Halloween community pushes to change date to last Saturday of the month

Back to Article
Back to Article

Halloween community pushes to change date to last Saturday of the month

PHOTO BY JESSENIA FRANCO/THE PIONEER

PHOTO BY JESSENIA FRANCO/THE PIONEER

PHOTO BY JESSENIA FRANCO/THE PIONEER

By Jessenia Franco, CONTRIBUTOR

Hang on for a minute...we're trying to find some more stories you might like.


Email This Story






Are signatures enough to change a holiday?
A Change.org petition created by the Halloween & Costume Association back in 2018 has been gaining popularity again in hopes to change Halloween’s celebration date across the United States from it’s usual date,Oct. 31, to the last Saturday of the month. This is all in an effort to make Halloween easier and safer on children to celebrate the candy-collecting festivity.
In their Change.org petition, the Halloween & Costume Association is a little under 1,000 signatures away from reaching their 150,000 signature goal. The petition goes into detail about why the date change is needed, with some of the reasons being that having it always land on a Saturday will make celebrating Halloween last longer. It will also be safer for children since they can celebrate during the day-time hours.
The current Halloween date has common dangers associated with it, and the petition provides statistics of those dangers. Most of the support comes from parents who feel that if Halloween lands on a weekday, it’s unfair for their children who only get to spend a few hours trick-or-treating.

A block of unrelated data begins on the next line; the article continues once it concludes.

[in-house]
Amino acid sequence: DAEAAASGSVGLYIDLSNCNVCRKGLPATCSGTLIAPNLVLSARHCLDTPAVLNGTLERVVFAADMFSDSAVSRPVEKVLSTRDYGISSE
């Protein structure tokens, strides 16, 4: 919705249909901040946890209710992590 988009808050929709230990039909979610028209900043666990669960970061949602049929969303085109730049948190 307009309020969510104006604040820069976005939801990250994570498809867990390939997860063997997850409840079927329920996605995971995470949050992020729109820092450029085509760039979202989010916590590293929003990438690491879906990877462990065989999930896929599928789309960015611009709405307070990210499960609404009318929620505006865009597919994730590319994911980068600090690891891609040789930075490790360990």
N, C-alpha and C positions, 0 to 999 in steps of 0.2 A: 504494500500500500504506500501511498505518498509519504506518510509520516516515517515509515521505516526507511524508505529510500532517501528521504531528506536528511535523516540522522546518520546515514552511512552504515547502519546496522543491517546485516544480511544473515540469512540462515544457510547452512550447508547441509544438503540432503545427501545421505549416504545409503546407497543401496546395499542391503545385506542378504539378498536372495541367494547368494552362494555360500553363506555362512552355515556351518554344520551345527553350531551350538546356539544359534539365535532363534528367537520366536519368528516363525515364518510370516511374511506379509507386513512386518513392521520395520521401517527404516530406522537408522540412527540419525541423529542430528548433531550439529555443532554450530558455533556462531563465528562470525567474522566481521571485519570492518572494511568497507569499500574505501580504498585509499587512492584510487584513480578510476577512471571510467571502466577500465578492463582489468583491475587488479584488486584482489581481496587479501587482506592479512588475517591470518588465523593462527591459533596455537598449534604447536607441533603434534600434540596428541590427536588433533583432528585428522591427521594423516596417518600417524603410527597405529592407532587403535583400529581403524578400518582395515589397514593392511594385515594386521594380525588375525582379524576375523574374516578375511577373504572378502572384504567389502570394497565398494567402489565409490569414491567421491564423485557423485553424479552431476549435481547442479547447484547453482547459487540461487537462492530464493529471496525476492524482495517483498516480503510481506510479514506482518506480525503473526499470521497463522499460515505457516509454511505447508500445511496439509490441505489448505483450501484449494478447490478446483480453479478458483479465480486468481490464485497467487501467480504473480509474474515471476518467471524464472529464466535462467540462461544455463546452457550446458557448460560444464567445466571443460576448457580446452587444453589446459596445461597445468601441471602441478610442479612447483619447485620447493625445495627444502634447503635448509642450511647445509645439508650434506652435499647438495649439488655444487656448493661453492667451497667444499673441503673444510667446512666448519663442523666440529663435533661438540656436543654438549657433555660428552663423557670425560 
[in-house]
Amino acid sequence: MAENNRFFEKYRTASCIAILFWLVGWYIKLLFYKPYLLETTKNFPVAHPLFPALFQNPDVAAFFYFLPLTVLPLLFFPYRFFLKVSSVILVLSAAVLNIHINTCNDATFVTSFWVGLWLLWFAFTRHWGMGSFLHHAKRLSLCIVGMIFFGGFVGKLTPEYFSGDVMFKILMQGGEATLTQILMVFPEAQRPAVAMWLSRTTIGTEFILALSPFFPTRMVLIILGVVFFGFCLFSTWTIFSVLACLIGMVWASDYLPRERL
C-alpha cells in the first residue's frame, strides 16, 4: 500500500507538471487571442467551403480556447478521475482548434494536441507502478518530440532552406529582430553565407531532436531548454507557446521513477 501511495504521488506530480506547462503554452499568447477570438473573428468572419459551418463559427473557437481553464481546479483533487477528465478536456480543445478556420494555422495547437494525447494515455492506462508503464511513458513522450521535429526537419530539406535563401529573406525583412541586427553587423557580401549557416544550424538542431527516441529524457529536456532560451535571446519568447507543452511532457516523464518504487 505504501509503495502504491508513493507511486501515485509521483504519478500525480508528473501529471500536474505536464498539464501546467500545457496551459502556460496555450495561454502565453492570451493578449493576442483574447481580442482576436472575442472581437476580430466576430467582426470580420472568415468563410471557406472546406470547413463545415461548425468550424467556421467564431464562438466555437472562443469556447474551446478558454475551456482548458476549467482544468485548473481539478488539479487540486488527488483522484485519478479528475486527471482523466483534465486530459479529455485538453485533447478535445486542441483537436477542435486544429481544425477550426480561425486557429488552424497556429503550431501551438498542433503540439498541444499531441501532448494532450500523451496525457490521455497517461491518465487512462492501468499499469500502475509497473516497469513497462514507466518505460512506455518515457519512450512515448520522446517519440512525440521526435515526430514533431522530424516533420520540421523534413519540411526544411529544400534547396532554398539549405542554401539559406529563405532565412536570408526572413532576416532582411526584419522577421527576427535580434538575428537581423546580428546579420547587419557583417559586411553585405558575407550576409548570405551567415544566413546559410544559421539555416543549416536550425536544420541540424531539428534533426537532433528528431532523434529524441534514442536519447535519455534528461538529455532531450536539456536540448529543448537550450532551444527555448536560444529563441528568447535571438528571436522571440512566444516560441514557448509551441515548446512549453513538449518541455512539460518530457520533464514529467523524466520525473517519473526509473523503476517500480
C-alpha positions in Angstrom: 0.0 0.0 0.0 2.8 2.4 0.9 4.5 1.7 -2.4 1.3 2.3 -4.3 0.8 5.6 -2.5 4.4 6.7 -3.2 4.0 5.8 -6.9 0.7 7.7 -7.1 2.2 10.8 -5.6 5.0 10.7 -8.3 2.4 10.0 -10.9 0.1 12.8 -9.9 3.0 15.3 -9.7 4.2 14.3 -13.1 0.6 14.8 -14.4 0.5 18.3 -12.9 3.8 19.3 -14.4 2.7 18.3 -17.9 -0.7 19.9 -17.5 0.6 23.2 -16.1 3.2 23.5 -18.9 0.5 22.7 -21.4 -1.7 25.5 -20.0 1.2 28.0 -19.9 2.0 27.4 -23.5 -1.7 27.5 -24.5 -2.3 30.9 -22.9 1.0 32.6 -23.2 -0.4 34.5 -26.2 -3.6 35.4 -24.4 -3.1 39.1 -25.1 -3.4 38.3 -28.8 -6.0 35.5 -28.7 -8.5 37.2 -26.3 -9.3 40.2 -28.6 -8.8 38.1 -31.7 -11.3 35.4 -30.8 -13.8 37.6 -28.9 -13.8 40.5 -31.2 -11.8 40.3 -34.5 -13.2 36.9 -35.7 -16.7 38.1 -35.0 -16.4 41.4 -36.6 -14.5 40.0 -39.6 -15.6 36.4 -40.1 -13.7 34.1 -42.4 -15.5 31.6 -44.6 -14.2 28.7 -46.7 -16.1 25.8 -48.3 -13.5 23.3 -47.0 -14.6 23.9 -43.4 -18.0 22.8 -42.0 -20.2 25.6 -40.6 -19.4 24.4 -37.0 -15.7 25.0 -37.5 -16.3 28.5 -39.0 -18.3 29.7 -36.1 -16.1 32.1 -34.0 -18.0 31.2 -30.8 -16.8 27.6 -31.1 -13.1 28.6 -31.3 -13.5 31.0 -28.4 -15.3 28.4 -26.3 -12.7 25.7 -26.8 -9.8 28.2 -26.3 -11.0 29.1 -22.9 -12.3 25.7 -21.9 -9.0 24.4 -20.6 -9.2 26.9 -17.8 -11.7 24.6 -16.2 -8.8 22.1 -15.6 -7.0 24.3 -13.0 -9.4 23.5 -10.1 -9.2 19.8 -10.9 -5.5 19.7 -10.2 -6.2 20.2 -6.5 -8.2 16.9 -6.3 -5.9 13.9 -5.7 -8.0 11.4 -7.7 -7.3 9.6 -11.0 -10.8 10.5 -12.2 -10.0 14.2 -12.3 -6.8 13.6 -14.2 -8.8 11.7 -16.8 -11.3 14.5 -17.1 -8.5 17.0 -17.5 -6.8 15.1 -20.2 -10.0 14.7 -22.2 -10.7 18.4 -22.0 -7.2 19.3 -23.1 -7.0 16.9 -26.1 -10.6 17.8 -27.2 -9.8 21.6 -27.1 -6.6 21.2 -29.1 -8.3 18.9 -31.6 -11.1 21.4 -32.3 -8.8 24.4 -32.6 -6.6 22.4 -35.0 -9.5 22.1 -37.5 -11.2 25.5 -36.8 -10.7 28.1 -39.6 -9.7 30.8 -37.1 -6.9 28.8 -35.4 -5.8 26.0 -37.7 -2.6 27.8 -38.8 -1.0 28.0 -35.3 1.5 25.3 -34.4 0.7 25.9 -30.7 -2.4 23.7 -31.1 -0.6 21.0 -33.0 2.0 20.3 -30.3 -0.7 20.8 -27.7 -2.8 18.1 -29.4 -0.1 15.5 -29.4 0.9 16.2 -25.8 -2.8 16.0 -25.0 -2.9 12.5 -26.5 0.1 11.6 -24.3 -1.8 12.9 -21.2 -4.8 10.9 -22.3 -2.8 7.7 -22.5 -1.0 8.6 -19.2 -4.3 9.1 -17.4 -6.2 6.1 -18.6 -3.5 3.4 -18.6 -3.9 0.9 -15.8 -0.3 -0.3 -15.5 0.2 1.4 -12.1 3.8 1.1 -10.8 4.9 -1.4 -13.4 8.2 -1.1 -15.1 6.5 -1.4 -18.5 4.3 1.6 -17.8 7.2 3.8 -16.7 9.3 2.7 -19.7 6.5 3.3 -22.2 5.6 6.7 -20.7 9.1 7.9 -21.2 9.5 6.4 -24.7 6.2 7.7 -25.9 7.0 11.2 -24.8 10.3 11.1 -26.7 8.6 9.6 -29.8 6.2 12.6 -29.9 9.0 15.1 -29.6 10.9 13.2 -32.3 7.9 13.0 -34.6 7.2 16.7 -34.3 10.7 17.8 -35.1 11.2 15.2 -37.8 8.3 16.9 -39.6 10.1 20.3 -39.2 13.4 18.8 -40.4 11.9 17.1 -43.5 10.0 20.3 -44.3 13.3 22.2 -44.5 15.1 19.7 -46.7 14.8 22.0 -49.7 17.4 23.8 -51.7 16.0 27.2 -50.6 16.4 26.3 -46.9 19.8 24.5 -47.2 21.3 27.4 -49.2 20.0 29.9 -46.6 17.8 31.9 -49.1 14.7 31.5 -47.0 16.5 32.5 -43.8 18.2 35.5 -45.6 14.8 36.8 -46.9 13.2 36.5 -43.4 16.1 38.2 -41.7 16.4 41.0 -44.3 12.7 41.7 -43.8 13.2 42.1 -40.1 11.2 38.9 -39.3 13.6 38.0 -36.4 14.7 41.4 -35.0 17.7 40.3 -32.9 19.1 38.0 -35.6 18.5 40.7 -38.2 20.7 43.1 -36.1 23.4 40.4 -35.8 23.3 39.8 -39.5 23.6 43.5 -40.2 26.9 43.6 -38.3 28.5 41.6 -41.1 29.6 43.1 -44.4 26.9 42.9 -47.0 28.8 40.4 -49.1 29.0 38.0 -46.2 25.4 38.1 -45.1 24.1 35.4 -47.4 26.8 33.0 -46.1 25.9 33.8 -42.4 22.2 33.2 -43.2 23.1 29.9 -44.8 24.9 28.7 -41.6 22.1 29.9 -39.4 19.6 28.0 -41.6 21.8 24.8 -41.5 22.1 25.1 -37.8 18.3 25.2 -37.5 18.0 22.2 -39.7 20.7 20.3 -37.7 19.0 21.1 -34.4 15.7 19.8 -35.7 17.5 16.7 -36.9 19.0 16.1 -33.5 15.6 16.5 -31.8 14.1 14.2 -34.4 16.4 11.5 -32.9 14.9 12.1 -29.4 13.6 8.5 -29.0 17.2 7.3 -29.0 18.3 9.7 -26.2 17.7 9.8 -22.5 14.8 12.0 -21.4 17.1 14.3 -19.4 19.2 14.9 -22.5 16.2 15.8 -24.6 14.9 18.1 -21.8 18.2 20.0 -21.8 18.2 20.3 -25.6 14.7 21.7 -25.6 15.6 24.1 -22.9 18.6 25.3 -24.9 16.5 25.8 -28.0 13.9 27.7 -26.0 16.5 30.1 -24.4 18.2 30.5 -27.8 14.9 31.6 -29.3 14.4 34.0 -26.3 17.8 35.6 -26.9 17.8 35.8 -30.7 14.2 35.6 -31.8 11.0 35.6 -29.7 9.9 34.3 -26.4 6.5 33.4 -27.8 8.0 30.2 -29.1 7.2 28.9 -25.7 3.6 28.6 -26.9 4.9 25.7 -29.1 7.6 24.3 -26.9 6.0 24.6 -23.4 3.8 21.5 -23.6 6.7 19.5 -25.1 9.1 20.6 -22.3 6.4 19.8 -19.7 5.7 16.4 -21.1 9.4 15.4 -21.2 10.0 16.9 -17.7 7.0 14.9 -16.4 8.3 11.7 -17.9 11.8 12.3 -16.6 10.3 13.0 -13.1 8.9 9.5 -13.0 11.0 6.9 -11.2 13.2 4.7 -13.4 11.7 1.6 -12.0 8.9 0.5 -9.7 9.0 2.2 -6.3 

The petition itself is directed towards President Donald Trump in hopes that he could provide the necessary authority in making this request into a reality. However, having this petition specifically aimed towards President Trump is essentially pointless considering Halloween isn’t a federally recognized holiday.
“Congress has statutorily established 11 permanent federal holidays, which are legally applicable only to federal employees and the District of Columbia.”, states a senate.gov report on federal holidays.
Additionally, each state in the U.S. has its own independent power of deciding what is considered a legal holiday. Unless there’s enough support from a particular state, or even all 50 states, to make Halloween into a legal holiday, only then could it be considered to have the date changed.
“If I didn’t have kids I would say yes, but since I have kids it doesn’t matter what day it falls in as long as I get to eat their candy,” said Oakland mother of two, Vanessa Ray.
This year, Halloween lands on a Thursday, so trick-or-treating or not, everyone will have to look forward to school or workday.